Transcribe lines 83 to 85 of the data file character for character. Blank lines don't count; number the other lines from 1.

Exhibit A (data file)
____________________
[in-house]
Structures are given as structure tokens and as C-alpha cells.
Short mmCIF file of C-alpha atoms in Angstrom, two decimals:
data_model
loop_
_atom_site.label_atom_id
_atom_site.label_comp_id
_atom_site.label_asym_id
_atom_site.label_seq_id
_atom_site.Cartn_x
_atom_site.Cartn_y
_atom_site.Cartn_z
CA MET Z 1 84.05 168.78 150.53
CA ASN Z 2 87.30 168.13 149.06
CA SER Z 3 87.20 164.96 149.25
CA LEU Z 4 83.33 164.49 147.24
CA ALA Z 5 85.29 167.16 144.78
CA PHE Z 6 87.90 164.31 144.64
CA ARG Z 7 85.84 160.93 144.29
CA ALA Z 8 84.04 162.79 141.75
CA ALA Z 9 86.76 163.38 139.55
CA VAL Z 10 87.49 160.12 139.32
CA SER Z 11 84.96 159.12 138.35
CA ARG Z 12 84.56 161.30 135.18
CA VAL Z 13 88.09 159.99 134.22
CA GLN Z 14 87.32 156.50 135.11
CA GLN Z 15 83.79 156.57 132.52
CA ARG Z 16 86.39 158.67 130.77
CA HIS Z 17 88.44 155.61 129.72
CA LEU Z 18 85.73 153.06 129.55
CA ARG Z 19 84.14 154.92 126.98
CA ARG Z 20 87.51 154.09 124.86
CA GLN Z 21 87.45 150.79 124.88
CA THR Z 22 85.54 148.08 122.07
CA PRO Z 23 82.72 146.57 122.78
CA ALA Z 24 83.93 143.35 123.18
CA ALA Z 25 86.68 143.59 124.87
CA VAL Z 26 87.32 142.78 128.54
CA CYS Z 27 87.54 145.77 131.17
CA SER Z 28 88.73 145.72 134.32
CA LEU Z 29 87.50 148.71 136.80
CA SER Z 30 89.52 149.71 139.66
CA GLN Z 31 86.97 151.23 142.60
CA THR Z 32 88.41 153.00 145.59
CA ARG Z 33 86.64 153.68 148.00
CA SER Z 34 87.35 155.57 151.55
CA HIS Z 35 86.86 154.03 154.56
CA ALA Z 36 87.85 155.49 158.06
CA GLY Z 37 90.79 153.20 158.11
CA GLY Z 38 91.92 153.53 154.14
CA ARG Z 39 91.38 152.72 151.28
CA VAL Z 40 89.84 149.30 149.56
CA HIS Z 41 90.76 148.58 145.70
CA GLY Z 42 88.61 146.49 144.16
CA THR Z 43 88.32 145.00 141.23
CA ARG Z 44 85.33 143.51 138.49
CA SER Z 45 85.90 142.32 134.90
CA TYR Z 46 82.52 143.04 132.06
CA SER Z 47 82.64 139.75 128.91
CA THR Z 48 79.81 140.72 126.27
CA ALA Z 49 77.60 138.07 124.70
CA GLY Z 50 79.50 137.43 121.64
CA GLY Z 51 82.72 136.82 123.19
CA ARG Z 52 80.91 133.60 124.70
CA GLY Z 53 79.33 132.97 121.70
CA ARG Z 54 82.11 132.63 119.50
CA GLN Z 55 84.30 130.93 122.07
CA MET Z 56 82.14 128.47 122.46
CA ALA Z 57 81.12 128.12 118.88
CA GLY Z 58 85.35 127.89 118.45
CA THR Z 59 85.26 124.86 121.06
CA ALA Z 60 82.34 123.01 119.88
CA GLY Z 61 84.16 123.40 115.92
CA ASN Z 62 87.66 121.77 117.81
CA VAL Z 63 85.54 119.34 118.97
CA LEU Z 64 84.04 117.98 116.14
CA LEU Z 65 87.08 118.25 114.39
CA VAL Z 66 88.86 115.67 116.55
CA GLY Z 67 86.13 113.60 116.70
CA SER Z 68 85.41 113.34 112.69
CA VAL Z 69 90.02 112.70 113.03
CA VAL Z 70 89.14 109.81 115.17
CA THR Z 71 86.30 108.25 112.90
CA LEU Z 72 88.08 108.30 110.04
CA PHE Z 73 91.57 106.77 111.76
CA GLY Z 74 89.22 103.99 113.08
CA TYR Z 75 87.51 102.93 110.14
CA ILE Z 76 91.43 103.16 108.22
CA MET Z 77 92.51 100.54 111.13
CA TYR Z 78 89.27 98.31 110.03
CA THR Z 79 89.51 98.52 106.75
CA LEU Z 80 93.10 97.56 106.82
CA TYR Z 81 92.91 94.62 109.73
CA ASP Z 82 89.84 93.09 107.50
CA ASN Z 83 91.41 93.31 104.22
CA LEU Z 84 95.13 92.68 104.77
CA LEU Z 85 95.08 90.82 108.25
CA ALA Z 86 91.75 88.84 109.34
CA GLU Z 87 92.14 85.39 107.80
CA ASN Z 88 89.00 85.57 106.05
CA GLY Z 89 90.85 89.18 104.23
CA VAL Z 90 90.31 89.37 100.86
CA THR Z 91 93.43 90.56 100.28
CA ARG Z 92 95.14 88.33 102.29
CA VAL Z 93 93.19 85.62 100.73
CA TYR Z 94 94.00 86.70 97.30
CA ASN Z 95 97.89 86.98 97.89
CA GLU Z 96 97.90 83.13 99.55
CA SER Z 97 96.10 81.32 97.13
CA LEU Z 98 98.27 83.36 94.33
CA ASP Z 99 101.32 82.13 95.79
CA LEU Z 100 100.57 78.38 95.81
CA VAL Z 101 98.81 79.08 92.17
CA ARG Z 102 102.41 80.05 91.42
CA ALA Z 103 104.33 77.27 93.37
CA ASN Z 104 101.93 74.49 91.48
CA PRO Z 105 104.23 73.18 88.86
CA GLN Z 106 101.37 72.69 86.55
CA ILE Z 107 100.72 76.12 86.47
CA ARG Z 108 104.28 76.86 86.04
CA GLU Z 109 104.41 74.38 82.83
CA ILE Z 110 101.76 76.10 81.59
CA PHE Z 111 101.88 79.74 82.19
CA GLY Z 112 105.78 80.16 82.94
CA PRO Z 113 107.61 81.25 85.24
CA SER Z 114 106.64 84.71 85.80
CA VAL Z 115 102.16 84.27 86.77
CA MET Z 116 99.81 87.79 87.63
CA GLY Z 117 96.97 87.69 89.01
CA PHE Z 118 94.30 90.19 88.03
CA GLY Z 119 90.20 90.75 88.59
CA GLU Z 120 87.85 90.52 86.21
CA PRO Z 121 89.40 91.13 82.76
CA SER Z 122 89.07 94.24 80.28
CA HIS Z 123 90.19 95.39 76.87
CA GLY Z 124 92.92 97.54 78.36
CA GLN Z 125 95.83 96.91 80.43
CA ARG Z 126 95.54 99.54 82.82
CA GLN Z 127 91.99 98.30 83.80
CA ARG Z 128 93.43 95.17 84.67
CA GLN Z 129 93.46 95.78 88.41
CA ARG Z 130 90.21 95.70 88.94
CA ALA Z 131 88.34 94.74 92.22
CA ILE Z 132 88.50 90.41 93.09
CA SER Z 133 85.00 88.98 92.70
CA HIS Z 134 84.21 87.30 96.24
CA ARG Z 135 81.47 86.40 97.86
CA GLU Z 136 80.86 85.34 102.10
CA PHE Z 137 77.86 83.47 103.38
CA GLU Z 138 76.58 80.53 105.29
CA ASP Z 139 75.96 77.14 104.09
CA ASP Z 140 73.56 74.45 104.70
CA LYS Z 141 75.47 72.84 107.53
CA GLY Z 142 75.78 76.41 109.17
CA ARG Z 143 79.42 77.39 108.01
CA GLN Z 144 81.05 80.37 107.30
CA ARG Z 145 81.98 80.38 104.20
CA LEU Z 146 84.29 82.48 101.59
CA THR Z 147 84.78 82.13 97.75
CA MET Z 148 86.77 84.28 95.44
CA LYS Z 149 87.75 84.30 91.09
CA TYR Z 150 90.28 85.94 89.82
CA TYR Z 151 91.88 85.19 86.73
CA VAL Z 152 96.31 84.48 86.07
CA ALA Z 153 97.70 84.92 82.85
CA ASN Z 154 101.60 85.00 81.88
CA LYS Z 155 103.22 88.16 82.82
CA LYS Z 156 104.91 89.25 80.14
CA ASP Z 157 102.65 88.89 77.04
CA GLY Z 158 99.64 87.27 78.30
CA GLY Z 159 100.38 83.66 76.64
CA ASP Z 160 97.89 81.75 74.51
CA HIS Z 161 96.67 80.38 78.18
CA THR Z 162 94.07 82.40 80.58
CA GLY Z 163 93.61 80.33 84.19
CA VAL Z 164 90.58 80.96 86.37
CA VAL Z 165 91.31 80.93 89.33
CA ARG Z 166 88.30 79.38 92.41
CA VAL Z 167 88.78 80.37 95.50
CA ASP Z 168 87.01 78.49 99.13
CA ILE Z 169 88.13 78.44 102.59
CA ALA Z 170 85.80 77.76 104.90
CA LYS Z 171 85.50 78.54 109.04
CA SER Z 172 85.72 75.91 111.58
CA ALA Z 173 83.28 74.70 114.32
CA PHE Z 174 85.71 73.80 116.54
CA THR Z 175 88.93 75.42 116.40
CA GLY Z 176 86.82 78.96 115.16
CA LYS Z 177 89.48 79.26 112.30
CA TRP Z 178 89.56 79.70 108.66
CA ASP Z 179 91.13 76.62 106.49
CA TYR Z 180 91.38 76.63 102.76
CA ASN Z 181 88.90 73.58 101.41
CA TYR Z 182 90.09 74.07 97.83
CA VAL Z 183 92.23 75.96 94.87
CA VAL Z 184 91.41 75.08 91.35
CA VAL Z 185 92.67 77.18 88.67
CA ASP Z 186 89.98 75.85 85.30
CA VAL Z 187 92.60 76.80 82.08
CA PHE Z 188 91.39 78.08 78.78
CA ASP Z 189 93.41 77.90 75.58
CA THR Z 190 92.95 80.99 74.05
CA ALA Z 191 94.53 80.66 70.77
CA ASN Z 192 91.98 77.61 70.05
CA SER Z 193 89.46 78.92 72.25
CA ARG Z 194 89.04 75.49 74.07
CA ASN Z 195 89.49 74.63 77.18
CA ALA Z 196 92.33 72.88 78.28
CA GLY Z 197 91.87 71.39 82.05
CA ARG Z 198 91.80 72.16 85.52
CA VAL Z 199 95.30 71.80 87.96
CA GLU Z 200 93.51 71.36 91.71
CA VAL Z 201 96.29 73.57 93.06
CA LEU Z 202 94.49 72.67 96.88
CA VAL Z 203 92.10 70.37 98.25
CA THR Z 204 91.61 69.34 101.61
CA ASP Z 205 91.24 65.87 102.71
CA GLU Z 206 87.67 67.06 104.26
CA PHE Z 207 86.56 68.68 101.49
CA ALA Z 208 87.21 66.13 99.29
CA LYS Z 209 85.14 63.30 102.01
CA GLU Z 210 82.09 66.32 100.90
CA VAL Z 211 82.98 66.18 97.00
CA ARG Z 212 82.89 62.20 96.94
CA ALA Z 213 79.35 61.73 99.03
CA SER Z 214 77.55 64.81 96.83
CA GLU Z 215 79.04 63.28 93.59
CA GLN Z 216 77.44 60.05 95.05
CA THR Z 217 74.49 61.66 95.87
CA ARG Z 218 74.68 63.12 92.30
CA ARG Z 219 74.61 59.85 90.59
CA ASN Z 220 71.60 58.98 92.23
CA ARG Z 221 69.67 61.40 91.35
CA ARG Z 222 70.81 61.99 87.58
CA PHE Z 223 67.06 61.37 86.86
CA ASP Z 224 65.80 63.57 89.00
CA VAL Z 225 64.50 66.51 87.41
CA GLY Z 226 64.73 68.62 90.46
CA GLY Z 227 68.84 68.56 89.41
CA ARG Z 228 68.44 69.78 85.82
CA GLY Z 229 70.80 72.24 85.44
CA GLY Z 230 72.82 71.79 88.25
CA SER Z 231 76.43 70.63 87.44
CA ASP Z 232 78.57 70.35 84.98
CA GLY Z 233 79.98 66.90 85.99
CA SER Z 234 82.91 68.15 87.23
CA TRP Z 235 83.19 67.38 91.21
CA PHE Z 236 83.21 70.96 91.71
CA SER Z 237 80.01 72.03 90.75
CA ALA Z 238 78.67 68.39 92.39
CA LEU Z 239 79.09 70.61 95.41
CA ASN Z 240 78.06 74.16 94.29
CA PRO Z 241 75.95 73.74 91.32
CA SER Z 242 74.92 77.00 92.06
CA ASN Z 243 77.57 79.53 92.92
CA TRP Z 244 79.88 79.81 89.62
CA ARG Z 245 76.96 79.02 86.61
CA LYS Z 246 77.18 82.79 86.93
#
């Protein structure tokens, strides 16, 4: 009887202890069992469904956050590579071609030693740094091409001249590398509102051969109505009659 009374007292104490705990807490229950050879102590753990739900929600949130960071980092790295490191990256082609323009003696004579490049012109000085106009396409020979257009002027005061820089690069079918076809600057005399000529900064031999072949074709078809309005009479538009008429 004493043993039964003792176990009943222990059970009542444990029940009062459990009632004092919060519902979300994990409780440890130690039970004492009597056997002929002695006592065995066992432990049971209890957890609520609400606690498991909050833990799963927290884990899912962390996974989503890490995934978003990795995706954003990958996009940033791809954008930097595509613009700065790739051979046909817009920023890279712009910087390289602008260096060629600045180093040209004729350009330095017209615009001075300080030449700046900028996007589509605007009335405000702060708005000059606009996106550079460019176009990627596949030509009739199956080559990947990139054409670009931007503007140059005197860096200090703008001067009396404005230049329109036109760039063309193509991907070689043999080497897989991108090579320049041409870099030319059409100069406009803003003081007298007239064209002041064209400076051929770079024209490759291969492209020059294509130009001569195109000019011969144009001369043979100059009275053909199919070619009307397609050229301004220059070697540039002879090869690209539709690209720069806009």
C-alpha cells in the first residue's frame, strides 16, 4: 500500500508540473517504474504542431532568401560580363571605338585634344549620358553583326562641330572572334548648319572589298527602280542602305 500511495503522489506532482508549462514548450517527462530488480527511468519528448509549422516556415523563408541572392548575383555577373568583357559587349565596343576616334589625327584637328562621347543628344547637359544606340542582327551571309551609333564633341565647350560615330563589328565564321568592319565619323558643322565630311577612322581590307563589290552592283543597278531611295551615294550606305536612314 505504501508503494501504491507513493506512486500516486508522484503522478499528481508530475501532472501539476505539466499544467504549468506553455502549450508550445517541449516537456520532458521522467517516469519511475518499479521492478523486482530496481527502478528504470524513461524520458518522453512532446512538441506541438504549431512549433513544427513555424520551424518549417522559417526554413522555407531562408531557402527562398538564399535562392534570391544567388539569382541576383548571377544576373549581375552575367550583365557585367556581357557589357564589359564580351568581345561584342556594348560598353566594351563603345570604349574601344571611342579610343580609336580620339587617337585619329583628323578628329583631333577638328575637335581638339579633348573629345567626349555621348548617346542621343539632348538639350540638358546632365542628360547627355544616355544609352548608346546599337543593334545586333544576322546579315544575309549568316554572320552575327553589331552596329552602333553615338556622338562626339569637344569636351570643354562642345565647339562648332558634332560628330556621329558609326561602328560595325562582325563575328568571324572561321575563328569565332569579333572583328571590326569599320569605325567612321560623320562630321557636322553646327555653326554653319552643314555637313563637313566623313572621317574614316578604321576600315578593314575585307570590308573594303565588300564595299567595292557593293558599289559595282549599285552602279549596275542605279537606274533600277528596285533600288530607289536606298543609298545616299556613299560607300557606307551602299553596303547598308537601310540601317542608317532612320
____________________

CA THR Z 71 86.30 108.25 112.90
CA LEU Z 72 88.08 108.30 110.04
CA PHE Z 73 91.57 106.77 111.76